Feature Image

Post-Concussion Syndrome – Medical Marijuana Research Overview

The following information is presented for educational purposes only. Medical Marijuana Inc. provides this information to provide an understanding of the potential applications of cannabinoids. Links to third party websites do not constitute an endorsement of these organizations by Medical Marijuana Inc. and none should be inferred.

Post-concussion syndrome is symptoms that can linger following a concussion. Studies have shown cannabis reduces damage caused from brain injuries and can help patients manage the symptoms of the syndrome.

Overview of Post-Concussion Syndrome

Post-concussion syndrome (PCS) is a variety of symptoms, including headaches and dizziness, that continue for weeks and sometimes months following a concussion. A concussion is a mild traumatic brain injury that typically occurs after a direct blow to the head. Not all concussions lead to post-concussion syndrome, which doesn’t seem to be correlated to the severity of the initial blow.

What causes post-concussion symptoms to develop following certain concussions is yet to be identified. According to Mayo Clinic, some experts believe the symptoms come from structural damage to the brain or the disruption of neurotransmitter systems. Others believe that psychological factors may contribute.

In addition to headaches and dizziness, post-concussion syndrome commonly causes fatigue, irritability, anxiety, insomnia, loss of concentration and memory, and noise and light sensitivity.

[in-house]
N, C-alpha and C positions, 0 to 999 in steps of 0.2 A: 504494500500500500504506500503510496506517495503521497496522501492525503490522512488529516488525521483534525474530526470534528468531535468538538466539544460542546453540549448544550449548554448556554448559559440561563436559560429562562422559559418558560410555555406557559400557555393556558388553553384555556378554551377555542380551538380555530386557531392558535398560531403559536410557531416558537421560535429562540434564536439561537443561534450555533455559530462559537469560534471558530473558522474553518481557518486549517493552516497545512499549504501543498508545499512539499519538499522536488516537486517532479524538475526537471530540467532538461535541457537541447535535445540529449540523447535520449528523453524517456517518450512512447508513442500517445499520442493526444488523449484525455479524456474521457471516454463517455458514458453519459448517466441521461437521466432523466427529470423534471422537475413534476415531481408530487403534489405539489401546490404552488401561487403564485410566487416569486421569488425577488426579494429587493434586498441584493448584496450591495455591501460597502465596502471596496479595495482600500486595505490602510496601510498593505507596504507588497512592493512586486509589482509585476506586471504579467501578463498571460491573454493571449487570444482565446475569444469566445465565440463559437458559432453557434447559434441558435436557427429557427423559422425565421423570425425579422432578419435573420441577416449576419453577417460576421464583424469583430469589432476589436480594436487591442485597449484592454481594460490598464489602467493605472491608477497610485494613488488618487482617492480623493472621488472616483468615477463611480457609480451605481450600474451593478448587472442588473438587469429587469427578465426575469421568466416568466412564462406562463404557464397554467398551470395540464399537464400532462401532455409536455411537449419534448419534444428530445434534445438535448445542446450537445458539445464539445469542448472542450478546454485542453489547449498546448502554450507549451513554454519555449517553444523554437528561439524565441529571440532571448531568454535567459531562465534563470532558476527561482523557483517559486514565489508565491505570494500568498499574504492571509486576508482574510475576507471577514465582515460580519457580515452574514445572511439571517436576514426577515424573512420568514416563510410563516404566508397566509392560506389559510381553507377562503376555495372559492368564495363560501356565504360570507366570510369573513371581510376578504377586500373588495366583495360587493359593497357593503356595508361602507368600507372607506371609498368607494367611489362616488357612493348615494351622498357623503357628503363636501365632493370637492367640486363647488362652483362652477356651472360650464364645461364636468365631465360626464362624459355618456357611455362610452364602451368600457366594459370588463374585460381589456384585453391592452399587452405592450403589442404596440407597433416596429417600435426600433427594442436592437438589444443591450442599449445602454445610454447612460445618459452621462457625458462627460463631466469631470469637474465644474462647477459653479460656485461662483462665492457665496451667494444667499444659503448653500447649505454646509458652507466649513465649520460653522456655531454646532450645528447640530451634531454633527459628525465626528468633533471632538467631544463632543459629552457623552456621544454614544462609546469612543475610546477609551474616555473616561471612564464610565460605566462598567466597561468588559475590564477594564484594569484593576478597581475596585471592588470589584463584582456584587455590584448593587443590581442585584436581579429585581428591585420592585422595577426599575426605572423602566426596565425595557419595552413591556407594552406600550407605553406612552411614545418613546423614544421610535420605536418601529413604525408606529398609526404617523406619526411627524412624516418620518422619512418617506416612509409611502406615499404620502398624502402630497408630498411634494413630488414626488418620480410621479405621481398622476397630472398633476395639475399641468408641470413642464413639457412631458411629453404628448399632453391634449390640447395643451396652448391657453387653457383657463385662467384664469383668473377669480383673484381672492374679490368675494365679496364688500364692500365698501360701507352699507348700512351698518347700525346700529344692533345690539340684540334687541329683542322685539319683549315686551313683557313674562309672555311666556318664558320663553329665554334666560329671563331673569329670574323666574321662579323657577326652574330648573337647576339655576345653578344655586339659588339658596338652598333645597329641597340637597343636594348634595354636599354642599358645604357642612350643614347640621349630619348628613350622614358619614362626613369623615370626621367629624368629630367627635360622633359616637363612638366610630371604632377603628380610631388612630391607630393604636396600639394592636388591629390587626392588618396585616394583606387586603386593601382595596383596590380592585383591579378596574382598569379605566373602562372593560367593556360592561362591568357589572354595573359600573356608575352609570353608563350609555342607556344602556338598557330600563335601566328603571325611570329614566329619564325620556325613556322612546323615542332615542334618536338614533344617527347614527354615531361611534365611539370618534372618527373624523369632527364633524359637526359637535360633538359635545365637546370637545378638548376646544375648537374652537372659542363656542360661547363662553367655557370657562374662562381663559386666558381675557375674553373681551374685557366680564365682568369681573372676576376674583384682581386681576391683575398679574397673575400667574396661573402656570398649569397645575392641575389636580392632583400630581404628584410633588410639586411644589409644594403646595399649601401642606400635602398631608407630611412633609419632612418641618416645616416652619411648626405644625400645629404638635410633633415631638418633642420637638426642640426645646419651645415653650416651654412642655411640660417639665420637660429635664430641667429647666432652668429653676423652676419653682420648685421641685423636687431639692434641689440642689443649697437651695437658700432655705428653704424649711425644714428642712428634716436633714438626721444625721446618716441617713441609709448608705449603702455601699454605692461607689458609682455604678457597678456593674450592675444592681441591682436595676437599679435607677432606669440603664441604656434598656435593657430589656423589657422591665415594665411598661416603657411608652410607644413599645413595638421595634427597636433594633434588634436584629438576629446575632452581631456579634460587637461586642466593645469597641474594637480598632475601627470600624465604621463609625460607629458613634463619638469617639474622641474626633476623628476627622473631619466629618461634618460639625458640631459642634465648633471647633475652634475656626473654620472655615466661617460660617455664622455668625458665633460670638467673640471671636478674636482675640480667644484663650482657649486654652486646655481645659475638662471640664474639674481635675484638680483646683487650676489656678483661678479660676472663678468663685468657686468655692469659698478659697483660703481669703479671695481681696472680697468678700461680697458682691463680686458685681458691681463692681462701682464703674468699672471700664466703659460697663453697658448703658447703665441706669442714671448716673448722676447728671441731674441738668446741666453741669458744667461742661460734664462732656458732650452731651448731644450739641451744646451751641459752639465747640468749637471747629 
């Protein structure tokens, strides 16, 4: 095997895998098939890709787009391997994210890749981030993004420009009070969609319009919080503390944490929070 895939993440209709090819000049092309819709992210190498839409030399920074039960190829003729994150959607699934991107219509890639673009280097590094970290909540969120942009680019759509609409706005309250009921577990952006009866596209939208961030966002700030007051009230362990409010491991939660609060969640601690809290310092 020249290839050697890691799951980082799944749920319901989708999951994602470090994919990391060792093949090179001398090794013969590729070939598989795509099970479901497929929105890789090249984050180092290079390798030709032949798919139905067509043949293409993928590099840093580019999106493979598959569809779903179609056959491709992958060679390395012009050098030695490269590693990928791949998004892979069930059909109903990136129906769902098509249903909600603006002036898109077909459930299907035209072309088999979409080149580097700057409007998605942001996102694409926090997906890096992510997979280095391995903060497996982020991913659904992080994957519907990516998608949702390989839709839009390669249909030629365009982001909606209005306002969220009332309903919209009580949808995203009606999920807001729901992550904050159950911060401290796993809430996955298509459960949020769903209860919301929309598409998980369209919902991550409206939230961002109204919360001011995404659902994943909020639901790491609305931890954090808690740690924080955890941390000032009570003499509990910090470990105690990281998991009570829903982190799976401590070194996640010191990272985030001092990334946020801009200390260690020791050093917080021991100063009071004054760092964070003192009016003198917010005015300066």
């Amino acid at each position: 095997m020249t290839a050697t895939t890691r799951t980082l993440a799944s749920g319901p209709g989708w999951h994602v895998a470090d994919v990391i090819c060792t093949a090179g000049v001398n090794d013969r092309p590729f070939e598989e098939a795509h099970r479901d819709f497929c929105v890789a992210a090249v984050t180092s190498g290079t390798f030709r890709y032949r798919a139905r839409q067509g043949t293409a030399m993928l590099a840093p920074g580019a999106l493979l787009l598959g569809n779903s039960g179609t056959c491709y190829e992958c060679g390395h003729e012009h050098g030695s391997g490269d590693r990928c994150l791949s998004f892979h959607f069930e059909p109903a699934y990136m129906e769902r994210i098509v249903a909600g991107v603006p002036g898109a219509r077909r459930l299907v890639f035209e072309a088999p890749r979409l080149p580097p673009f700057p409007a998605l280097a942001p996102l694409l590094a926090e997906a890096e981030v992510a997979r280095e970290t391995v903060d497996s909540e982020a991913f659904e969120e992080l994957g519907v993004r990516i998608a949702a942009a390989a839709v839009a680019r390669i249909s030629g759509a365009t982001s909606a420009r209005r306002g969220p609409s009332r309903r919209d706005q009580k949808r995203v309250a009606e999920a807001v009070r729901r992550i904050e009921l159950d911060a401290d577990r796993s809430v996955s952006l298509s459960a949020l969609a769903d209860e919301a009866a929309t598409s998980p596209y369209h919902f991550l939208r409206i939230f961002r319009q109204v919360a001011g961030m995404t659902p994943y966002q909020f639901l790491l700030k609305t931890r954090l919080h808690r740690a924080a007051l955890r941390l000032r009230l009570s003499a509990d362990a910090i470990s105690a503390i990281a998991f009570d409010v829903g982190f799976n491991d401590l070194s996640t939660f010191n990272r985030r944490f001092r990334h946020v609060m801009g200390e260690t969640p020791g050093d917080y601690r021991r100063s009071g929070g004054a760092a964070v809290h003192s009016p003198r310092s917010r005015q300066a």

Typically, symptoms associated with PCS develop within the first seven to 10 days after a concussion and eventually alleviate within a three-month period. In some cases, however, the symptoms can persist for a year or longer.

Treatment for post-concussion syndrome depends on individual symptoms. Headaches are commonly treated with medications. Time, however, is often the best therapy for treating memory and thinking problems.

Findings: Effects of Cannabis on Post-Concussion Syndrome

While research on cannabis’ direct effect on post-concussion syndrome is lacking, preclinical findings have shown that cannabis offers therapeutic benefits following brain injuries. Studies have shown that the cannabinoids found in cannabis interact with the body’s cannabinoid receptors (CB1 and CB2). These receptors are part of the endocannabinoid system, and they provide protection against neural damage following acute and chronic brain damage (Lopez-Rodriguez, et al., 2013).

For example, in one study, the administration of cannabinoids following a traumatic brain injury decreased brain swelling and inflammation and was shown to improve recovery (Shohami, et al., 2011). Others have showed that cannabinoids, through the activation of the endocannabinoid system, prevent glutamate excitotoxicity, intracellular calcium accumulation, activation of cell death pathways, microglia activation, neurovascular reactivity and circulating leukocytes following a brain injury. Researchers have suggested that modulating the endocannabinoid system could be an effective way to provide neuroprotection and prevent and reduce brain injury (Abush & Akirav, 2013) (Arain, Khan, Craig & Nakanishi, 2015) (Lopez-Rodriguez, et al., 2013) (Panikashvili, et al., 2006) (Shohami, et al., 2011).